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Full text of "The Cambridge Natural History"

CIVETS AND  GENETS                              403

Fam. 3. Viverridae.—The Civets, Genets, and their kind
differ from the Cats in a number of points. They form, however,
by no means so uniform an assemblage as do the Cats ; so that the
difficulty is, as Dr. Mivart has remarked, not to divide them, into
sub-families, but to avoid making too many. But before pro-
ceeding to subdivide the family we shall describe the characters
of the family and contrast them with those of the Feliclae.
All the "Viverridae are comparatively small creatures. The
head and body are more elongate than in the Cats. The fingers and
toes are generally five; but there are some (e.g. Cynictis) where
the formula of the toes is as in the Cats, i.e. four on the hind-foot.
In the Suricate the fingers are also reduced to four. The claws are
perhaps never completely retractile,1 and often are not at all so.
The dental formulae of the genera differ considerably; but in the
majority there are more teeth than in. the ITelidae. The well-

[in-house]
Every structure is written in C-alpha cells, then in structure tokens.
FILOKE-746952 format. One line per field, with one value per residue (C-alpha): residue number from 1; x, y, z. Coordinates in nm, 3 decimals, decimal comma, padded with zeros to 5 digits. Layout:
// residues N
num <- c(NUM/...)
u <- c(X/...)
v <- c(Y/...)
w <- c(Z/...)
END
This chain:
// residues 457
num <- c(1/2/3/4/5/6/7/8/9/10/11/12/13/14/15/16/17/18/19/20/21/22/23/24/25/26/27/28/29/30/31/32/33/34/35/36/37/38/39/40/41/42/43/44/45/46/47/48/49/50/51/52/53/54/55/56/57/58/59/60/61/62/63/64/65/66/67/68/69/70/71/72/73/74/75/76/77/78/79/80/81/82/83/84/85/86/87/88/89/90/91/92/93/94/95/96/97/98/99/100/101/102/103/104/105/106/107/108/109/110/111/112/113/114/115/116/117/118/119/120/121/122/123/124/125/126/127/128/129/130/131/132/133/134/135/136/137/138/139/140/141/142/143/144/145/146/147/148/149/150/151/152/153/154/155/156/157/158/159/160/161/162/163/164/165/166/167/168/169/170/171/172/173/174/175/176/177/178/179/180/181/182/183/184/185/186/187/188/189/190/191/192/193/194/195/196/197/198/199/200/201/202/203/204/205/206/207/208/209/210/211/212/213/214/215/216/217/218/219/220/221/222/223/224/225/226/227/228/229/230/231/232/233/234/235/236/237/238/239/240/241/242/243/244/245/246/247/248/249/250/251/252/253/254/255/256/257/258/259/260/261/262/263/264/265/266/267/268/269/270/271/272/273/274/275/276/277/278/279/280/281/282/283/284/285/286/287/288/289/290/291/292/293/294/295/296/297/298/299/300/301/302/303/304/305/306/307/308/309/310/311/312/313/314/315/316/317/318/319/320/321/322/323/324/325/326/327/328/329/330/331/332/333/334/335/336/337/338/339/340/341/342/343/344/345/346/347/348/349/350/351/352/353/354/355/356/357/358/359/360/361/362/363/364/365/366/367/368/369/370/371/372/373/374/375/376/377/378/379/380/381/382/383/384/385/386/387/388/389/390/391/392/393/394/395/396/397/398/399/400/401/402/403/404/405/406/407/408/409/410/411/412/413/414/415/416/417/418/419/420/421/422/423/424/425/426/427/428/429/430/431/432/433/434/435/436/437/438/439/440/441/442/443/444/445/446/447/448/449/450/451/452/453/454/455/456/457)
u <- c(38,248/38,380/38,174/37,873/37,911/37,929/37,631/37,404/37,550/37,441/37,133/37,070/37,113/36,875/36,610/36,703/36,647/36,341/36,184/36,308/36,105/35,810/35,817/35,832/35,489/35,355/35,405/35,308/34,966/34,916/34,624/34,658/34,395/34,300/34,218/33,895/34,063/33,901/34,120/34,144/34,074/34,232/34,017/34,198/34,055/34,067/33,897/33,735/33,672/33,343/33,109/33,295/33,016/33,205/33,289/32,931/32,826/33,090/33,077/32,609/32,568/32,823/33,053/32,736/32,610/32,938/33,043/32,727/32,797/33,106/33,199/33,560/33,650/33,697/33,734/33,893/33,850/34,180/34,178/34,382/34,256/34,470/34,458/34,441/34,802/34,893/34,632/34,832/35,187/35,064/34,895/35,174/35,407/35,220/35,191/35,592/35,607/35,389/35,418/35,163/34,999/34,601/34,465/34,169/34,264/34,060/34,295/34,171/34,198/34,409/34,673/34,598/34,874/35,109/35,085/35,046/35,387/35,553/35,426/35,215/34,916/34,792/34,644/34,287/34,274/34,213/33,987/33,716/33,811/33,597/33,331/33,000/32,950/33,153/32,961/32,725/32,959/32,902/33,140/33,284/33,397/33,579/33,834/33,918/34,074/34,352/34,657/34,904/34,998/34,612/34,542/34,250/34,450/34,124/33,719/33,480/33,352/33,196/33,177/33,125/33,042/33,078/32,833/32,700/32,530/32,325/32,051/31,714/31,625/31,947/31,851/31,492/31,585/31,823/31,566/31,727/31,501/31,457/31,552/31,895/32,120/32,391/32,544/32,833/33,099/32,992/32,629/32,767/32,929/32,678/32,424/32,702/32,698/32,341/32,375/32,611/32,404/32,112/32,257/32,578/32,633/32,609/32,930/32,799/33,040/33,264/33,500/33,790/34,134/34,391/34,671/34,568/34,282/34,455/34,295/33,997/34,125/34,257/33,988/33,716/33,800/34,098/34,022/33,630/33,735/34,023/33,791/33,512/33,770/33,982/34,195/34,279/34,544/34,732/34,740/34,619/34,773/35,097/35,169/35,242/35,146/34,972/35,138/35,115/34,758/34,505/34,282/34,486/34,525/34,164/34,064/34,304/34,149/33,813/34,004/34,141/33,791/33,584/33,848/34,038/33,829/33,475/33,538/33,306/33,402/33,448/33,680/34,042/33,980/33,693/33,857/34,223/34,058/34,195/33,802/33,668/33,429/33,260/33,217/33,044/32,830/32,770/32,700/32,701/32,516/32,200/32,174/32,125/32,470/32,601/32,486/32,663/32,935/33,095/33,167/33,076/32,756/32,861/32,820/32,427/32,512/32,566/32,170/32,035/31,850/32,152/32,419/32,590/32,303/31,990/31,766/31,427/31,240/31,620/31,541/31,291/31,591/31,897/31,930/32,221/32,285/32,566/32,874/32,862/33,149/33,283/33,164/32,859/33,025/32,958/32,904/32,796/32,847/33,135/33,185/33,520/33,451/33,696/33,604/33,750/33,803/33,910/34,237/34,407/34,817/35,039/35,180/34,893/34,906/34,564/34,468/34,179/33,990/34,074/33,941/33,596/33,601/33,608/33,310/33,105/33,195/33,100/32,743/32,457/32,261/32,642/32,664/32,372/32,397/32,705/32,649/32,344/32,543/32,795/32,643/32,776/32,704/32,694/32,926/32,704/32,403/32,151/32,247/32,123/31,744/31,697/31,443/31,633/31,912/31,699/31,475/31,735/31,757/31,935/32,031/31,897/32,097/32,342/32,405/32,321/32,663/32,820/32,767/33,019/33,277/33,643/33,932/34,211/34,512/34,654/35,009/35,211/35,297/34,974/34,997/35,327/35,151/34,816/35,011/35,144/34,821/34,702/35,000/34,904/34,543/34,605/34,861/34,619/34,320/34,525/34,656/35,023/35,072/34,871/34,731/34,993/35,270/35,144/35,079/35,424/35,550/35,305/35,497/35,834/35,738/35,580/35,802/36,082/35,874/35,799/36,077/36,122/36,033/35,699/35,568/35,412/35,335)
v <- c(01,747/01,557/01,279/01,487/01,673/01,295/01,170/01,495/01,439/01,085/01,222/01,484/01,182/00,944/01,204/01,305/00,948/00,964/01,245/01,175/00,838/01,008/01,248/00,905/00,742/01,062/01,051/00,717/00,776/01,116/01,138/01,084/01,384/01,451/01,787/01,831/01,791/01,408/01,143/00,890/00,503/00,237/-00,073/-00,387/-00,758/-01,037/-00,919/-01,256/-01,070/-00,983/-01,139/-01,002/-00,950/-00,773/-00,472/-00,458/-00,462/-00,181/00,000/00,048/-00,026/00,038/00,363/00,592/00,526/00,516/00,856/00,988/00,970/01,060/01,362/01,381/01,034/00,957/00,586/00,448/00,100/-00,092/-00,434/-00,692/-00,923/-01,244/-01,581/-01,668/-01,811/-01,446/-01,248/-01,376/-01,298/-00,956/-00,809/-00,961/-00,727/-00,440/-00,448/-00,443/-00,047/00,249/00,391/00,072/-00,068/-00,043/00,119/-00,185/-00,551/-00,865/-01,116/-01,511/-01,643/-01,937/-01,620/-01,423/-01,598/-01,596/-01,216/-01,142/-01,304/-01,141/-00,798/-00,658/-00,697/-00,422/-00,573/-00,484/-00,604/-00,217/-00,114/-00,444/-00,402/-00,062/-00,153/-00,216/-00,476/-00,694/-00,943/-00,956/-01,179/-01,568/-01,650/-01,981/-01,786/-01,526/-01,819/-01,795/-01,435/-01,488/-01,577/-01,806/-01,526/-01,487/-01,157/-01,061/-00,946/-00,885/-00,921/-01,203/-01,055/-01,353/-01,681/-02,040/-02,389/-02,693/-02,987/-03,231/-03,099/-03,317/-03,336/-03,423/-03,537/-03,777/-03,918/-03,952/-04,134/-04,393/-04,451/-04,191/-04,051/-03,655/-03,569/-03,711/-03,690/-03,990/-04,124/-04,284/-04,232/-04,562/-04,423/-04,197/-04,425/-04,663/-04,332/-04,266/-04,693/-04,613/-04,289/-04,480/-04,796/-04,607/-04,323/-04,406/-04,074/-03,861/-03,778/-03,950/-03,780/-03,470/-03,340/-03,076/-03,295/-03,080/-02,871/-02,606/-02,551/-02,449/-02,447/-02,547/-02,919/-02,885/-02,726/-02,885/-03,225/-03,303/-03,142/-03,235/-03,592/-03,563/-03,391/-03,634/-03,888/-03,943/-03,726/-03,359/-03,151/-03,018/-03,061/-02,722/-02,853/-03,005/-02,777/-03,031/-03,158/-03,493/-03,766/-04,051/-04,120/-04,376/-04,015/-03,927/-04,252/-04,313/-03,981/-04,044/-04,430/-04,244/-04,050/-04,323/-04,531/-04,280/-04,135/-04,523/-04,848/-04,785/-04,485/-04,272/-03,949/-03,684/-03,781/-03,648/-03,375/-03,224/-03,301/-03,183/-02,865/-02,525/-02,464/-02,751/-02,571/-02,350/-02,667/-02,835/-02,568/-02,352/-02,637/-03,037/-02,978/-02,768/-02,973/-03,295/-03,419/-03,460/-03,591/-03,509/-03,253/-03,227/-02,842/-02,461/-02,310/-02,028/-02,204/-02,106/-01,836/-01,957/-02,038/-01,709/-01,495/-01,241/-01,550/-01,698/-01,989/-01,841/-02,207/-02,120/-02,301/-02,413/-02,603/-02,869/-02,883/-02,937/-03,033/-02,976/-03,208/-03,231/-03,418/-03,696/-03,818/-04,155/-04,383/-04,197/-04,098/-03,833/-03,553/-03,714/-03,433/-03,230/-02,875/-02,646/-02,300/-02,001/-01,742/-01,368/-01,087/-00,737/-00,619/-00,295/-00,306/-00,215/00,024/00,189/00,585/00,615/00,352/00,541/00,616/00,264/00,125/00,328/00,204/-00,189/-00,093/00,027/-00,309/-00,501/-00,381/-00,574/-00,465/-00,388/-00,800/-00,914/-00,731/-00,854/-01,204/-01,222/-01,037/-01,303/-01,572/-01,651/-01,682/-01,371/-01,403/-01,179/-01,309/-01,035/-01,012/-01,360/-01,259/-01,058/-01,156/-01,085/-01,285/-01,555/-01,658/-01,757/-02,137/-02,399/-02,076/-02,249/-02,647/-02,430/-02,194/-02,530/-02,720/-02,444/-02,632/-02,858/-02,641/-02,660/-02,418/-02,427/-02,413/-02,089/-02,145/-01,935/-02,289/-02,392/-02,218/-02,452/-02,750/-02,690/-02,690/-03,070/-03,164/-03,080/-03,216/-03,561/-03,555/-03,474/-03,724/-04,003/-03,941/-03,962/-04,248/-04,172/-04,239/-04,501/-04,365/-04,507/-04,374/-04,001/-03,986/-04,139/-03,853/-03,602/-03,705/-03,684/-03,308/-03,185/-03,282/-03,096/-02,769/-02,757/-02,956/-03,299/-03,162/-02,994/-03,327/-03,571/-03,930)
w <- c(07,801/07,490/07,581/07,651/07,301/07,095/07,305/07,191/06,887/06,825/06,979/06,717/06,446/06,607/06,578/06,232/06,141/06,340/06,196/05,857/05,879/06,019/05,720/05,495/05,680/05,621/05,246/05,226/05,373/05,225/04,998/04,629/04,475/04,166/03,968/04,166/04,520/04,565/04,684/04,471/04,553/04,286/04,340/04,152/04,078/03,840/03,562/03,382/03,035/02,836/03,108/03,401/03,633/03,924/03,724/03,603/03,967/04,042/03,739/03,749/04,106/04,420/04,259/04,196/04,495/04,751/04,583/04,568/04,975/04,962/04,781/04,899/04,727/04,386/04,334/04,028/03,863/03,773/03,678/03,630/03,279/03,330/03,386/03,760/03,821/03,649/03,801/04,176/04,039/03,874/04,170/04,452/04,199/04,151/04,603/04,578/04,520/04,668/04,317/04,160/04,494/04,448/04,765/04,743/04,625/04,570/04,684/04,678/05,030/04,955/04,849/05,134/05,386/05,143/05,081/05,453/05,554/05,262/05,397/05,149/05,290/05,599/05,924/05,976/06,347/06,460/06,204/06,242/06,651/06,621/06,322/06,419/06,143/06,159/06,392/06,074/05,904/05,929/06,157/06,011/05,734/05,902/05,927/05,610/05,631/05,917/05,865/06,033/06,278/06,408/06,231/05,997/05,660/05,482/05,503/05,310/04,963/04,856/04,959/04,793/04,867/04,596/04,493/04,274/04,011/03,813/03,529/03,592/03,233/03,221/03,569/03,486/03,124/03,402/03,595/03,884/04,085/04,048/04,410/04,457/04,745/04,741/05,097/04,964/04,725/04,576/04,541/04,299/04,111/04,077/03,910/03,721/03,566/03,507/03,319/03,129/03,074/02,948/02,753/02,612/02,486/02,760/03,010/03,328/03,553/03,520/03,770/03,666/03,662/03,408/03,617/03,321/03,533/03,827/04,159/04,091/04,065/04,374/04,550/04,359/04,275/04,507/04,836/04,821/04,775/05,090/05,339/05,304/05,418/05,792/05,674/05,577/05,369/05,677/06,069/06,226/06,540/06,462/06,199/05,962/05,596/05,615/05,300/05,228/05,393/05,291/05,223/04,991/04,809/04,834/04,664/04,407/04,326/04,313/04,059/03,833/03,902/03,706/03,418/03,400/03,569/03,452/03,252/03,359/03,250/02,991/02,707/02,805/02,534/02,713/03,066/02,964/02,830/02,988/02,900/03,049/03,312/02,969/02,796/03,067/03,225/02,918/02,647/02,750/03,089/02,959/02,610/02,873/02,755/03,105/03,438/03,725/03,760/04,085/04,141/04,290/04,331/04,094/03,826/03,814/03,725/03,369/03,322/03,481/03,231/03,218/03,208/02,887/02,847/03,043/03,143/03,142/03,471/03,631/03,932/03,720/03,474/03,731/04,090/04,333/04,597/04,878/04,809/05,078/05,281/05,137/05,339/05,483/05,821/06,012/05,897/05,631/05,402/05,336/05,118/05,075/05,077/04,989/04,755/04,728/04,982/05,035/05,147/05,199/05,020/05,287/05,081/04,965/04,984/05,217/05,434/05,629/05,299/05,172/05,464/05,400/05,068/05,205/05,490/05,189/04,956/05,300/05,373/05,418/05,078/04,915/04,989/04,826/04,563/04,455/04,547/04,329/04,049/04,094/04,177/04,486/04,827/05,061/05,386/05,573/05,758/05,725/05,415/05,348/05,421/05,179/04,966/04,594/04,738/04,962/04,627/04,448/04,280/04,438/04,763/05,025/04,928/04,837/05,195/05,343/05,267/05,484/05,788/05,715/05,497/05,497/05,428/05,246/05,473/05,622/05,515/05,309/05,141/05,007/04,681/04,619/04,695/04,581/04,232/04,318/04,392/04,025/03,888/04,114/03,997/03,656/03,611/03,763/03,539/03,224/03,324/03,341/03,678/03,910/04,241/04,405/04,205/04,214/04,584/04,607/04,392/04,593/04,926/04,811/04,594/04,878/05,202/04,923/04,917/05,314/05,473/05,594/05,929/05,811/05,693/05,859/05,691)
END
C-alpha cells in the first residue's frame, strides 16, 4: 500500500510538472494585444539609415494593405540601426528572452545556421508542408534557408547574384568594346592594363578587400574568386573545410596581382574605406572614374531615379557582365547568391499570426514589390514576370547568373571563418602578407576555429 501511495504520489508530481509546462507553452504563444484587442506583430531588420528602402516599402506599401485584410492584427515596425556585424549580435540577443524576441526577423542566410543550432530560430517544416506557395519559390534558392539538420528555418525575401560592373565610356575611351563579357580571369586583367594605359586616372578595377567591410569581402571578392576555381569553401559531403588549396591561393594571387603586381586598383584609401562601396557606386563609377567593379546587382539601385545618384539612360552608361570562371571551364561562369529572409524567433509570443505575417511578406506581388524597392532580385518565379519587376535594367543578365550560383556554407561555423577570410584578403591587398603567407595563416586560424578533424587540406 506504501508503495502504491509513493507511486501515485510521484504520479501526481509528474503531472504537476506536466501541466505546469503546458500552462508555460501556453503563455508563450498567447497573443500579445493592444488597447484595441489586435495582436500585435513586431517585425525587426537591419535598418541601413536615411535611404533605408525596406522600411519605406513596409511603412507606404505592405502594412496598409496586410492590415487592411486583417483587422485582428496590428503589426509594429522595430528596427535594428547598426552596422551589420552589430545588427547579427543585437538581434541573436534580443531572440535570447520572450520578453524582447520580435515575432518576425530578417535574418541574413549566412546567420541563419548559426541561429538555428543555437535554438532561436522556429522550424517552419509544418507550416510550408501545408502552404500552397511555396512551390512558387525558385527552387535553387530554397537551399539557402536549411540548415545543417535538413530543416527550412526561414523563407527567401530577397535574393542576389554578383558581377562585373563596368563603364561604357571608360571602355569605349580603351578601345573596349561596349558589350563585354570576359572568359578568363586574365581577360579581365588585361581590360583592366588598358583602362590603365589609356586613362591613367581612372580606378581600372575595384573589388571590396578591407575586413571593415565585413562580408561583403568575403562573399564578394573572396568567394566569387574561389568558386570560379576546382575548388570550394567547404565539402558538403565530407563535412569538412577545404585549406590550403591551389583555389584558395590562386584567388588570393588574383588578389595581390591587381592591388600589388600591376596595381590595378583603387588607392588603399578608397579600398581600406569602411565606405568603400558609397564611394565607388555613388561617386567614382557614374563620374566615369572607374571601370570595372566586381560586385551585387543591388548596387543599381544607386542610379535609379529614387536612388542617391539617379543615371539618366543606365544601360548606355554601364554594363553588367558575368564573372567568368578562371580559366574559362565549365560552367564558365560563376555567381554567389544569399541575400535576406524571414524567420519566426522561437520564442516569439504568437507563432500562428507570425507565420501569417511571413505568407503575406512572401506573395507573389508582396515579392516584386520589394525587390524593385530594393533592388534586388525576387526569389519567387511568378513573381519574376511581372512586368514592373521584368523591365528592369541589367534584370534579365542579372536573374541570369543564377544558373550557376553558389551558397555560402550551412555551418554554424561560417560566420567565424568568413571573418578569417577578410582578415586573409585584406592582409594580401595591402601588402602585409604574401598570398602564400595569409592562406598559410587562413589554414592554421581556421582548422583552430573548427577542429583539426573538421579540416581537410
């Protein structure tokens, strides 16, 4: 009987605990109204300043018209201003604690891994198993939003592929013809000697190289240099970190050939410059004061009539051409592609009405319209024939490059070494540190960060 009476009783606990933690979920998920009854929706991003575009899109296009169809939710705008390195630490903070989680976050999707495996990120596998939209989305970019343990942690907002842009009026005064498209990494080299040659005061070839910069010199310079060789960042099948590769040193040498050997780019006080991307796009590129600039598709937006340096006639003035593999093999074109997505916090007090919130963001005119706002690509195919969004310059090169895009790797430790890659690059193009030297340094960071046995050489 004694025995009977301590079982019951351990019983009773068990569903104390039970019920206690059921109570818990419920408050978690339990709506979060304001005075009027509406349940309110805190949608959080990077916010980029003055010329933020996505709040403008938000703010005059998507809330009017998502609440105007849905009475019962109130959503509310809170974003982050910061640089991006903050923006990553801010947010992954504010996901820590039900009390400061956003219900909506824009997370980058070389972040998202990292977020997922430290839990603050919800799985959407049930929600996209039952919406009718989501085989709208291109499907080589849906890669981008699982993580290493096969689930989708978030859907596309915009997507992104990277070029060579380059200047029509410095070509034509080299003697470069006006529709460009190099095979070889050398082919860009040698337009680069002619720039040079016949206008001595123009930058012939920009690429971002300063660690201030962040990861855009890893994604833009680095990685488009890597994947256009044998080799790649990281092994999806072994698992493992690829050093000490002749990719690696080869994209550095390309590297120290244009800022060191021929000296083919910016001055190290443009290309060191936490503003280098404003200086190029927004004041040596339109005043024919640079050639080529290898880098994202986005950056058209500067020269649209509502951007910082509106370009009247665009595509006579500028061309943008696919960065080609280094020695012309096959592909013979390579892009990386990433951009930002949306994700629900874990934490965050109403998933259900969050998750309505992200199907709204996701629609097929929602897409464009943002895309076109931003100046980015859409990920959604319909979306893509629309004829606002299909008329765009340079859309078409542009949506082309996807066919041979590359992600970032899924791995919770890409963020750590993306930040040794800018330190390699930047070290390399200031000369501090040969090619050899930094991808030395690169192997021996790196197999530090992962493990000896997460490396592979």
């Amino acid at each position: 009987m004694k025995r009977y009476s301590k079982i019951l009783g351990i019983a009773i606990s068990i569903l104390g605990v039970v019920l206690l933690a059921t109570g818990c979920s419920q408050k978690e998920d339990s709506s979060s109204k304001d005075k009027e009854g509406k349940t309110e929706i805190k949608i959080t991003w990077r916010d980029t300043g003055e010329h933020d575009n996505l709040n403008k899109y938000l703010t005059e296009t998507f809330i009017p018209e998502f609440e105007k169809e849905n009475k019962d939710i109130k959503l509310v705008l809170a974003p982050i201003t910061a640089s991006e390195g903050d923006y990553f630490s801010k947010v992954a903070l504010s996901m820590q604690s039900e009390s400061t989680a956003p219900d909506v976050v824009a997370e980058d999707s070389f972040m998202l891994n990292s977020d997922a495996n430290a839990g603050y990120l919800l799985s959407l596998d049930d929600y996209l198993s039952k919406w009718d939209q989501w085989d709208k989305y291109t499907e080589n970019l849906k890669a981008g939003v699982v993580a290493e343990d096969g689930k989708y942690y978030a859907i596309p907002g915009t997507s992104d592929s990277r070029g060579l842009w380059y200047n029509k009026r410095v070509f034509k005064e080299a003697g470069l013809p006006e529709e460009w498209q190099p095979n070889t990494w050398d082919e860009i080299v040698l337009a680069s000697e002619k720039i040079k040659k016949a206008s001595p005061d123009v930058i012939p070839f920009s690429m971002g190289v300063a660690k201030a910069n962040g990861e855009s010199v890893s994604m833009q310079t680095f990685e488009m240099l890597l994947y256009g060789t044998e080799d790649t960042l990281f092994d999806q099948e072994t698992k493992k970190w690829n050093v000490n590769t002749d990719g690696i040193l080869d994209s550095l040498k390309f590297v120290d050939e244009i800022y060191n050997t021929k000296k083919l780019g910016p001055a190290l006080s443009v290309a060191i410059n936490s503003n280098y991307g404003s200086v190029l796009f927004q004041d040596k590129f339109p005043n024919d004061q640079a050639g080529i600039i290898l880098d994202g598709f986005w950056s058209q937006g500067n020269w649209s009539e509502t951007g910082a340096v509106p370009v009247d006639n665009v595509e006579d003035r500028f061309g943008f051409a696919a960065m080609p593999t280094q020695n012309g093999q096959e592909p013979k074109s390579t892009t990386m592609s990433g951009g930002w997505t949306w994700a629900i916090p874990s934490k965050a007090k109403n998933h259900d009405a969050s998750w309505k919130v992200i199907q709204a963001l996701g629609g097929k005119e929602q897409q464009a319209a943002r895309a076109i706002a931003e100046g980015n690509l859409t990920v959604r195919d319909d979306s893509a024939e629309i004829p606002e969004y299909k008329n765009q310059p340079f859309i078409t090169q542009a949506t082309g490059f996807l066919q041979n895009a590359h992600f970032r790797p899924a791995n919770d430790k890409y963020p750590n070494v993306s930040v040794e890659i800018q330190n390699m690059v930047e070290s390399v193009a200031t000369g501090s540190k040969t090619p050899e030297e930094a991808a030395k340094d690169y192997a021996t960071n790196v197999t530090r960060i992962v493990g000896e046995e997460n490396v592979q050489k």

known sharp-pointed, conical papillae of the Cab's tongue are not
present. The majority have a scent gland beneath the tail, from
which the perfume civet is derived. There are a number of
osteological characters which differentiate the two families; thus
the alisphenoid canal is sometimes present. The bulla is divided,
as in the Cats, but is externally constricted.
It- seems clear from some at any rate of the characters, i.e. the
more complete dentition, the five-fingered hands and feet, the
non-retractile claws, etc., that the Civets are on a lower level of
specialisation than are the Cats.
Sub-Fam. 1. Kuplerinae.—The genus JEupleres is in many
ways the most aberrant type of Viverrid, and is placed in a
sub-family, Euplerinae. Its salient feature is the very peculiar
dentition : peculiar in the small size of the canines, the canine-like
character of the anterior premolars, and the resemblance of the pre-
molars to molars. In some of the characters of the teeth, JZupleres
is Insectivore-Jike, and was formerly grouped with that family.
There are four premolars and two molars in each jaw on each
side. It has five toes upon both fore- and hind-limbs; the skull
is very slender. It has no alisphenoid canaL The only species,
JK goudotii, is of an olive-grey colour, with dark bands across the
shoulders in. the young. The nose and upper lip are grooved.
There are no scent glands. It appears to burrow in the ground,
and possibly contents itself with a diet of worms. JSwpl&res is a
1 The retractility is most marked in the Hinsangs.